[7] “As a mirror reflects, so man should reflect God”. See section under: “The Image of God: A Theological Summary”, pg. 67, Hoekema, Created in God’s Image.

[8] Occurring more than 2,600 times in the OT, designates the one true God when paired with His unique name YHWH [alt. Adonay, trans. “LORD”]. Although the form of this word is plural [eloh-im], it is frequently used as if it were singular-that is, with a singular verb (Gen 1:1-31; Exo 2:24).

[9] The seed of Israel is a seed of God or a divine seed (Mal 2:15) through its union with God (cf. 2Pe 1:4). The author of Genesis describes the seed of Abraham, the promised seed, referring to Isaac, Jacob, and his 12 sons (Gen 12:7; Gen 15:3). The word is used 21 times in this setting (Exo 32:13; Deu 1:8). The seed of the royal line of David was crucial to Israel's existence, and the term is used 9 times to refer to David's offspring or descendants (2Sa 7:12). The Complete Wordstudy Dictionary

[10] Jesus Christ was God’s second attempt at creating a masterpiece, the ultimate representation of that “masterpiece race” made in the image of God. There was nothing “mere” about the first adam as conceived by God, and nothing “mere” about the “second adam”, Jesus, who was made according to the same design.

[11] Note the introduction of capital letters by bible translators to the generic term of “adam”.

[12] Hebrew chavvâh meaning "living, making alive" (Gen 3:20). In Gen 2:23, she was designated as a woman (’iššāh)…both sharing [a] common humanity. As her name indicates, she then gave birth to the human race (Gen 4:1-2). The Complete Wordstudy Dictionary

[13] Created in God’s Image, pg. 77

[14] In Jewish tradition, the divine name YHWH is written Adonai, since pronouncing it is considered sinful. This has been variously translated as “LORD” or “Lord” [the generic elohim “god” or “gods”]. The combination of “LORD God” [YHWH elohim] refers to the Creator Himself, “the God of Israel. It is attested about 450 times in the OT…Adoni [is] addressed to human beings (Gen 44:7; Num 32:25; 2 Kings 2:19, etc.). We have to assume that the word Adonai [which has a plural ending] received its special form to distinguish it from the secular use of adon [i.e. adoni]. The reason why [God is addressed] as Adonai [with long vowel] instead of the normal adon, adoni or adonai [short vowel] may have been to distinguish YHWH from other gods [elohim] and from human lords [adoni]”. Dictionary of Deities and Demons in the Bible, p.531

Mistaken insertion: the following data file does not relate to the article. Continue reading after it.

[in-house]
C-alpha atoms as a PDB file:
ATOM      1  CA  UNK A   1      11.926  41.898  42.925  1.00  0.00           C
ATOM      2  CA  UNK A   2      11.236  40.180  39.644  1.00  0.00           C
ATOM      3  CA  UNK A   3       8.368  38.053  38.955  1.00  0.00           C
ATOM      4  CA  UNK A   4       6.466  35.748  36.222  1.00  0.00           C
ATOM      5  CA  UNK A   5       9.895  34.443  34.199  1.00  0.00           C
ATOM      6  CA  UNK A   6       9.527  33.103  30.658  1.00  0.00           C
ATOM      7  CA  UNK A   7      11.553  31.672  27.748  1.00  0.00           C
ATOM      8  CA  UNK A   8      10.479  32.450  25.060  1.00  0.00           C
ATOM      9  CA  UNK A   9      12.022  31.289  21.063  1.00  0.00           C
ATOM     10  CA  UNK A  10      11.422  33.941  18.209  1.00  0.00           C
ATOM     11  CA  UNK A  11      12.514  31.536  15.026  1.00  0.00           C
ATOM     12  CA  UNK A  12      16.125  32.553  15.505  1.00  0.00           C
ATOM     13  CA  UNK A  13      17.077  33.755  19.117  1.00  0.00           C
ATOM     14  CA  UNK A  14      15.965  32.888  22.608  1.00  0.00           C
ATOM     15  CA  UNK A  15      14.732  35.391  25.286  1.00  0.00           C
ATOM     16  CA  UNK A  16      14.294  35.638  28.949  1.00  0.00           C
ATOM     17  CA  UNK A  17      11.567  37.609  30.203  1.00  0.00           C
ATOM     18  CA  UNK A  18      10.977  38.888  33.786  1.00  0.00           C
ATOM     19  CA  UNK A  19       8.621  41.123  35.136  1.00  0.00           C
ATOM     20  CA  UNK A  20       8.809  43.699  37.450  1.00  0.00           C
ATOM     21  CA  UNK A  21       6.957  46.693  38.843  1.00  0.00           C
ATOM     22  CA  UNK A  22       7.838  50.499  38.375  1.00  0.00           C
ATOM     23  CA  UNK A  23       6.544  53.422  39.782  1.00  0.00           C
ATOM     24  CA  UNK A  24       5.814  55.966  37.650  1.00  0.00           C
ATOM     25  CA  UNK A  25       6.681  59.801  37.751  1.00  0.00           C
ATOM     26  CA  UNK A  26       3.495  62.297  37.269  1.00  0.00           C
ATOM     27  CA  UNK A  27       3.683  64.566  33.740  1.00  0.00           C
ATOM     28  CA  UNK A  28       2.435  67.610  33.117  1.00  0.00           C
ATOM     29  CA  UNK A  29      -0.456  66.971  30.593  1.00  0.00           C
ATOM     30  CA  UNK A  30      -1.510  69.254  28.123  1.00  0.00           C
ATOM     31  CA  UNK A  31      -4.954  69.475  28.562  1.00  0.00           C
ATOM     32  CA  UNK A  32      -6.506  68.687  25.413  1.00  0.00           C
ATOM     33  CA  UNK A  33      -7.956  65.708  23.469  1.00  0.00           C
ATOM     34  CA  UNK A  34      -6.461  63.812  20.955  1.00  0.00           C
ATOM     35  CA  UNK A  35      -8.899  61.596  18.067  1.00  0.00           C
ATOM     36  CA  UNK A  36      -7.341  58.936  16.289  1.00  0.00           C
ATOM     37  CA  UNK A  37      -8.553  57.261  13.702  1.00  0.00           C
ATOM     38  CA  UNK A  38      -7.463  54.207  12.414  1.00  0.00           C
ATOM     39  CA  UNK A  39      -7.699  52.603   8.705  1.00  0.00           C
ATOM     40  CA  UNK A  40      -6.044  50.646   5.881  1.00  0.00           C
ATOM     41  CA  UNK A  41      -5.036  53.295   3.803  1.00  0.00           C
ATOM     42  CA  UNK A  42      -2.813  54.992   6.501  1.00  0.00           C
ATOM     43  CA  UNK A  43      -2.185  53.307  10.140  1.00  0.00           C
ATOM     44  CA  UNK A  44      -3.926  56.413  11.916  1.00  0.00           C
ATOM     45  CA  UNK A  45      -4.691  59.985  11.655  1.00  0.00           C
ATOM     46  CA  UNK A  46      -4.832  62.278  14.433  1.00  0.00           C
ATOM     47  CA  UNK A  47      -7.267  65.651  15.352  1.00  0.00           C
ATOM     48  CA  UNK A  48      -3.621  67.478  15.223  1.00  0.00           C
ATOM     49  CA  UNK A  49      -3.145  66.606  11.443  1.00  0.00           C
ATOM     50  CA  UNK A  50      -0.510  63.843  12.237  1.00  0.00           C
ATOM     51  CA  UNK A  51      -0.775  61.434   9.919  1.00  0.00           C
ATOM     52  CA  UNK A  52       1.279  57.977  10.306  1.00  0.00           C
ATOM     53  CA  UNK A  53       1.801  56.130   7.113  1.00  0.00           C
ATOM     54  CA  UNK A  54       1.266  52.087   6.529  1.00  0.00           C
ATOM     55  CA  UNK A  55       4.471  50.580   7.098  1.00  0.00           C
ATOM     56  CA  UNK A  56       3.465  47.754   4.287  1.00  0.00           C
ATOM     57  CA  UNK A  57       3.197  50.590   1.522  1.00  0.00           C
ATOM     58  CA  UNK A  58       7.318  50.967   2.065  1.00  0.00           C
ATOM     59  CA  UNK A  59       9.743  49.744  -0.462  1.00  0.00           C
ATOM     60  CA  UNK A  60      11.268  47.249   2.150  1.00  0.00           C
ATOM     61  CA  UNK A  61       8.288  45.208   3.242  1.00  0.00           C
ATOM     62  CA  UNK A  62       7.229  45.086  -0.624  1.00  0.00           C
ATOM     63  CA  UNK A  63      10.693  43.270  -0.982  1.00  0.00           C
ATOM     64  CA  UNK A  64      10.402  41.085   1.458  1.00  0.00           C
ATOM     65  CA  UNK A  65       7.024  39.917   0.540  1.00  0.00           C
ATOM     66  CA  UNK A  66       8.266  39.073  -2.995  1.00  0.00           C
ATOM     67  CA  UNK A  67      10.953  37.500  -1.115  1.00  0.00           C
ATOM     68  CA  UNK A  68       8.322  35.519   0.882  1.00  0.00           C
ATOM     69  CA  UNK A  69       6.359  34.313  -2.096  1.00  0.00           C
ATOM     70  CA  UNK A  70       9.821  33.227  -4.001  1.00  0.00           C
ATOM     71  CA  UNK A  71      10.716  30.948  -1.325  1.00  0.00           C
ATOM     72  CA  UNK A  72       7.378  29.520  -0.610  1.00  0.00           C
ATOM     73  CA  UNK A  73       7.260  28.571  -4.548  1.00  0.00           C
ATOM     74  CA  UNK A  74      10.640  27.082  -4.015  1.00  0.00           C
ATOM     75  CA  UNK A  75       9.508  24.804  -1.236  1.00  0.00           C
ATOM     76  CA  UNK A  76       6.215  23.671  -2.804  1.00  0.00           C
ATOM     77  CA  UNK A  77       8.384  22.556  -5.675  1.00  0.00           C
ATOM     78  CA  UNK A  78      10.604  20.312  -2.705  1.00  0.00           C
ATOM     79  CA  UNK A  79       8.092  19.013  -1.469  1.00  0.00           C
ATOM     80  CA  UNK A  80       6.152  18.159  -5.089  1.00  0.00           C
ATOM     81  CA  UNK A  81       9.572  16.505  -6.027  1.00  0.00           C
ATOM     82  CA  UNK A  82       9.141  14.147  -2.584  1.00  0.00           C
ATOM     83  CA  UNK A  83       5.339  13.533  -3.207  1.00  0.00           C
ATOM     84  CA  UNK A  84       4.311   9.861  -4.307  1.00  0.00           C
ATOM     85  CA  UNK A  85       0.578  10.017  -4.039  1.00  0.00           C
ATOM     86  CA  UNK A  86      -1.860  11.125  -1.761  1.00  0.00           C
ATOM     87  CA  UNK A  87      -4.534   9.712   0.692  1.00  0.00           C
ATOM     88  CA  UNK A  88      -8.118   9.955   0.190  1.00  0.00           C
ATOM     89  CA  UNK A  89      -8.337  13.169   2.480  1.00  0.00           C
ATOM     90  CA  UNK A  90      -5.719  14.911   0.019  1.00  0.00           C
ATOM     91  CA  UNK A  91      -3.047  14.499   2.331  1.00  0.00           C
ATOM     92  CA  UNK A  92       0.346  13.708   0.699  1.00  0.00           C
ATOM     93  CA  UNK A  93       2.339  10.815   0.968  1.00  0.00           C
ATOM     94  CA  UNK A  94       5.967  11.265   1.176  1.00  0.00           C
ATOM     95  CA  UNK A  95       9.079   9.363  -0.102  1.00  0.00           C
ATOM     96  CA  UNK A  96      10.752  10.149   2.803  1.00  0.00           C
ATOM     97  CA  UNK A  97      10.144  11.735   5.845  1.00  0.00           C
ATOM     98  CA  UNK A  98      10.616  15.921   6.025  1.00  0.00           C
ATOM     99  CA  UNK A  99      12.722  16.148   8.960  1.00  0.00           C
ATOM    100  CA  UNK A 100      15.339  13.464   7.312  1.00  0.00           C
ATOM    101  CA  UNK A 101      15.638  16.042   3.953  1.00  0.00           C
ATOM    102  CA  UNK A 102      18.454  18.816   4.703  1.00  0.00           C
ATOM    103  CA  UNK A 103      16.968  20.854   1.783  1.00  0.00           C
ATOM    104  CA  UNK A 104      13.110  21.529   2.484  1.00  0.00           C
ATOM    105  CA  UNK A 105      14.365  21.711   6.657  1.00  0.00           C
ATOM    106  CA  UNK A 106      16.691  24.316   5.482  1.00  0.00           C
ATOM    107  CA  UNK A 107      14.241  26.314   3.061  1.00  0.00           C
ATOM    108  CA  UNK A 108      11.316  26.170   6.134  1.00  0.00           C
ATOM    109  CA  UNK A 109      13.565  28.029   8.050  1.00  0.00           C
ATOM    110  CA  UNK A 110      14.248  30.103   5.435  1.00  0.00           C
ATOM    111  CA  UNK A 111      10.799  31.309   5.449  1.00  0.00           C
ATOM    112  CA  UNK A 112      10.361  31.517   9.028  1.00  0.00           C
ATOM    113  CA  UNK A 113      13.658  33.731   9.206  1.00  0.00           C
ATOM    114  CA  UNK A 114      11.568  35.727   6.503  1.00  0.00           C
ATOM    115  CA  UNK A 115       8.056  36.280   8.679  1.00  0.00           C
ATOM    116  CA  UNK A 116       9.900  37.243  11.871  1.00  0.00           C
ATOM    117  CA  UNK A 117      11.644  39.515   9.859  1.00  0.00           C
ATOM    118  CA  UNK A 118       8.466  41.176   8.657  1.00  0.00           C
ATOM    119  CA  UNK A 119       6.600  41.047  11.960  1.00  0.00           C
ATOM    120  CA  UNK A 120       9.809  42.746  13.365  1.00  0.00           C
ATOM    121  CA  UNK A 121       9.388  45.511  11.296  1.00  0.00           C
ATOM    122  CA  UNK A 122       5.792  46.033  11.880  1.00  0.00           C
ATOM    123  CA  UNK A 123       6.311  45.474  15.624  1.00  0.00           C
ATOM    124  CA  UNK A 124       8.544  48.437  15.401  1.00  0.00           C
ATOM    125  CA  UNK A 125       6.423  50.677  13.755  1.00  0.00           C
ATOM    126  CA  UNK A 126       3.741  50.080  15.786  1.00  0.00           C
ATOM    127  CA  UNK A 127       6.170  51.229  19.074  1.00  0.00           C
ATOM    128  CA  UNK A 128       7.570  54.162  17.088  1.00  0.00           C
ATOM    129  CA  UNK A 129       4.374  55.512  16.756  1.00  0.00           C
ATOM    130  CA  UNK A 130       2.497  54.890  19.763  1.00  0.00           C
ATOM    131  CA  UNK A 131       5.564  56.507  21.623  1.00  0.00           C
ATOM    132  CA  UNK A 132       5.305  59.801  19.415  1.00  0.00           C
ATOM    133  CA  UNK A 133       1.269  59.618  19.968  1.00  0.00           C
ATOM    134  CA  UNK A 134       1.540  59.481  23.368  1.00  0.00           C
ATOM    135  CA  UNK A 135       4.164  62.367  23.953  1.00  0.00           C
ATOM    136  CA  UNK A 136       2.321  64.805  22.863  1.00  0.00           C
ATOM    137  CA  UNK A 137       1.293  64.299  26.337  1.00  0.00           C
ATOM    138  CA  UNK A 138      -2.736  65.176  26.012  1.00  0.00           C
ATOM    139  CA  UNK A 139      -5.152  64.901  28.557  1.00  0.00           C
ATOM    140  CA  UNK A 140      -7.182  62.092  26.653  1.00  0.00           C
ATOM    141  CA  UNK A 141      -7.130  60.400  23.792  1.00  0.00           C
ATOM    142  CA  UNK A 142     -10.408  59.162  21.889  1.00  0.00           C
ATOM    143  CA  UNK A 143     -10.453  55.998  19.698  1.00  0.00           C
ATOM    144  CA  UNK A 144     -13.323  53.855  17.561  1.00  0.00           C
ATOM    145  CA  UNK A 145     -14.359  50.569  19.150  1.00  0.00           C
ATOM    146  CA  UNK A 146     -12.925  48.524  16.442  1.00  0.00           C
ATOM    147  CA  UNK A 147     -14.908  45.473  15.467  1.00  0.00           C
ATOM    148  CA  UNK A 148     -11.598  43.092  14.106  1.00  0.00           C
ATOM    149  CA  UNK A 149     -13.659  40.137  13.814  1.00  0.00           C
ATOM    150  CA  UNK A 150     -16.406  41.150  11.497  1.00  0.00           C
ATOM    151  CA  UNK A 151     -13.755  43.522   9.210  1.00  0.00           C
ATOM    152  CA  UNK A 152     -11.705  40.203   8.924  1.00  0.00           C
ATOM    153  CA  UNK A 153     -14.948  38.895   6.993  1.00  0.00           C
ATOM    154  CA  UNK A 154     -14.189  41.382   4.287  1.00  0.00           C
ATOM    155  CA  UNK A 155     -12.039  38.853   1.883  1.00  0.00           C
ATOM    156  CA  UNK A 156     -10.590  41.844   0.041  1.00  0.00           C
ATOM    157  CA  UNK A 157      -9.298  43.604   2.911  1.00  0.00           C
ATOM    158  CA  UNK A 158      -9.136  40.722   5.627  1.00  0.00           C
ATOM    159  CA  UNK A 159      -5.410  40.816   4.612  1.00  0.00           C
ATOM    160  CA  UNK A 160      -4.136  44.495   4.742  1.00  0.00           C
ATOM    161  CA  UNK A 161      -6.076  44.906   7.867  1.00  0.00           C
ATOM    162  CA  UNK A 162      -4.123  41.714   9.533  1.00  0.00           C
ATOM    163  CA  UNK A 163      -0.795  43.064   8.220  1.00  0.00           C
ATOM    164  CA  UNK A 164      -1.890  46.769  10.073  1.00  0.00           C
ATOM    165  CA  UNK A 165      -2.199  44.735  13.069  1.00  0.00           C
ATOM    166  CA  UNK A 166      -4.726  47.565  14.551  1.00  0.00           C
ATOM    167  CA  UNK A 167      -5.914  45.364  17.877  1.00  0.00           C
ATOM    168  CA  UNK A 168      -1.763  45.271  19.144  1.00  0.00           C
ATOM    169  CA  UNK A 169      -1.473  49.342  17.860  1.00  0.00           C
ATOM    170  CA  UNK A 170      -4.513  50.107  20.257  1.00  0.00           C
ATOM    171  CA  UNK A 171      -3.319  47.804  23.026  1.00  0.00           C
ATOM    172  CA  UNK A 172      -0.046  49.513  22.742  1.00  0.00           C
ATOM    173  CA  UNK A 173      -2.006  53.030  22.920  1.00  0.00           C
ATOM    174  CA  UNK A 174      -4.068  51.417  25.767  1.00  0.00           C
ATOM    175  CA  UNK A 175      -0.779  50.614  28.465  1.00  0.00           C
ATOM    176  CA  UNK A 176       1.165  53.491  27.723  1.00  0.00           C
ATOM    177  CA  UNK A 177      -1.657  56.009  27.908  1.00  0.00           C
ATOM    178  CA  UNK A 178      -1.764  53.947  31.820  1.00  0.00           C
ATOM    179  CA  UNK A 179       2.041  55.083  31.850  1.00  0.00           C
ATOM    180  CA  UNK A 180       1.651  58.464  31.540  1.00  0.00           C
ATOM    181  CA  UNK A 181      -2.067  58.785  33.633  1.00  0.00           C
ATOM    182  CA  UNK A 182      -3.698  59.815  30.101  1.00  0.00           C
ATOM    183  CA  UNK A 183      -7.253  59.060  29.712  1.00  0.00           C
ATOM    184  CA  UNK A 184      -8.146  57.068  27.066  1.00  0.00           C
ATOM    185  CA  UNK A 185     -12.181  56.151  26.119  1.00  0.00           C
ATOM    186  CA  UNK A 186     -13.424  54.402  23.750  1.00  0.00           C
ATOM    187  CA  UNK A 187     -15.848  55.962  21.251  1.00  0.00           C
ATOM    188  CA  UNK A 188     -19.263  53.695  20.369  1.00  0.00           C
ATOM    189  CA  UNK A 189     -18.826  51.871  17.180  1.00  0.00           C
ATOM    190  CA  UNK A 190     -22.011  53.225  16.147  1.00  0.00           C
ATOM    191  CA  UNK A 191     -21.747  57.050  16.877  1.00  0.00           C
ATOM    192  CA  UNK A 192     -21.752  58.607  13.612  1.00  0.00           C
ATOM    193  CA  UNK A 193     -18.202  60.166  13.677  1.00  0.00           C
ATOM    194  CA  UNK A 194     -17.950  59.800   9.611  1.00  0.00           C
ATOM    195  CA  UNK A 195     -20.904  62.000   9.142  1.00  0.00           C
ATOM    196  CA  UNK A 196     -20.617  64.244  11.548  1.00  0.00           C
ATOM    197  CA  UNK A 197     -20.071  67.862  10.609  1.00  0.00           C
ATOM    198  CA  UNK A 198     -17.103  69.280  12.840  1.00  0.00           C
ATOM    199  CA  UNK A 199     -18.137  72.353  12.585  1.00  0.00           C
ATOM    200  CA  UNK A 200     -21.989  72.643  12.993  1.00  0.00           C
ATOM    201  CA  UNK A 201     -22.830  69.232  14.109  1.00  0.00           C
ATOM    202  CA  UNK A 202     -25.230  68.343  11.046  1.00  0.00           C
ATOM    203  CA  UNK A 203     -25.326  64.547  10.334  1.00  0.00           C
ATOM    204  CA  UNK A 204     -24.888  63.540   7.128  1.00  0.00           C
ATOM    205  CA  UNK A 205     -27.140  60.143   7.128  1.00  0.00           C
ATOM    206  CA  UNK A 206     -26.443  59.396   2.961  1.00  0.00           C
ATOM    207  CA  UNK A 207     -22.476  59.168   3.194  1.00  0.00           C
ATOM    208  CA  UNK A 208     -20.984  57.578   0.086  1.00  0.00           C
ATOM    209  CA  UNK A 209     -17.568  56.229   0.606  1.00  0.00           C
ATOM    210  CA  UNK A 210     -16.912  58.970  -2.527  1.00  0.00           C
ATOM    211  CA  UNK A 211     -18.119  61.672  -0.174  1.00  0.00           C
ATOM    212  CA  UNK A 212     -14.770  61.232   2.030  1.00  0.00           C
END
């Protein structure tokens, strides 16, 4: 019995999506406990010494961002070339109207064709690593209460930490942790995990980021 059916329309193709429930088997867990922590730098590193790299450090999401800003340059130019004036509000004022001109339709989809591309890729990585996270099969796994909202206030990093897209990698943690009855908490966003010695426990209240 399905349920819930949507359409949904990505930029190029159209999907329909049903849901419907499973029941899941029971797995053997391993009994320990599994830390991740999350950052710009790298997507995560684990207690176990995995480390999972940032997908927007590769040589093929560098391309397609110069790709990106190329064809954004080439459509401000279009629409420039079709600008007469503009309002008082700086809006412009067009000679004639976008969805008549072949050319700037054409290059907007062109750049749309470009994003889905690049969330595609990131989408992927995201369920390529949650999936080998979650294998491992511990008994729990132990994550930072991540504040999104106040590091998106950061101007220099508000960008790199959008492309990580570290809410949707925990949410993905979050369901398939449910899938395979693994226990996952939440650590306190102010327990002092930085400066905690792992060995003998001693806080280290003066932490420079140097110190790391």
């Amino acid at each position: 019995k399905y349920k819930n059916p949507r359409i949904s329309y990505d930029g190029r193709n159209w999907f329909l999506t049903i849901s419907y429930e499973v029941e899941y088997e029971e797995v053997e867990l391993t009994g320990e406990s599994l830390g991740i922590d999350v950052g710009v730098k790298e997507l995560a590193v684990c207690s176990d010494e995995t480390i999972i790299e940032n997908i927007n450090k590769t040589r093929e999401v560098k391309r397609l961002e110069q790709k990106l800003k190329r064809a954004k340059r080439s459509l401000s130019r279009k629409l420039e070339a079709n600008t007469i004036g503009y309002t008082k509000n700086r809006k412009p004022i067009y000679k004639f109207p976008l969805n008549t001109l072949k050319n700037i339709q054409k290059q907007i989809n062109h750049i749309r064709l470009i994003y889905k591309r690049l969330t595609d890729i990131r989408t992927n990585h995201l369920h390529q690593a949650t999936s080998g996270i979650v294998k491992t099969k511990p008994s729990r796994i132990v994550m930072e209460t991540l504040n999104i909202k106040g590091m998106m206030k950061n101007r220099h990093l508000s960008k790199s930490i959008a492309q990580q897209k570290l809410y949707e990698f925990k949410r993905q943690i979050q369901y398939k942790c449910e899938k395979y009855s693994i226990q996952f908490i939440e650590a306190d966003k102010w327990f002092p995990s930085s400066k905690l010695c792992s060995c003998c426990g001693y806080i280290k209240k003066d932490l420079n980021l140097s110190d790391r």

[15] “The most significant name for God in the OT; It has a twofold meaning: the active, self-existent One (since the word is connected with the verb “to be,” [Ex. 3:14]) and Israel’s Redeemer (Ex. 6:6)...especially associated with God’s holiness (Lev. 11:44-45), His hatred of sin (Gen. 6:3-7), and His gracious provision of redemption (Isa. 53:1, 5-6, 10).” Ryrie Study Bible, note on Gen 2:4.

[16] Dictionary of Deities and Demons, pgs 910-920

[17] Paul Ramsey, Basic Christian Ethics, p 255.

[18] Emil Brunner, The Christian Doctrine of Creation and Redemption; Eugene H. Peterson, Christ Plays in Ten Thousand Places, A Conversation in Spiritual Theology.

[19] For a detailed study see Aquinas, Summa Theologiae: 1a. 90-102: “is there an image of God in man? It seems that God’s image is not to be found in man. For Isaiah says, 'to whom then will ye liken God? Or what likeness will ye compare unto him?' [Isa 40:18]”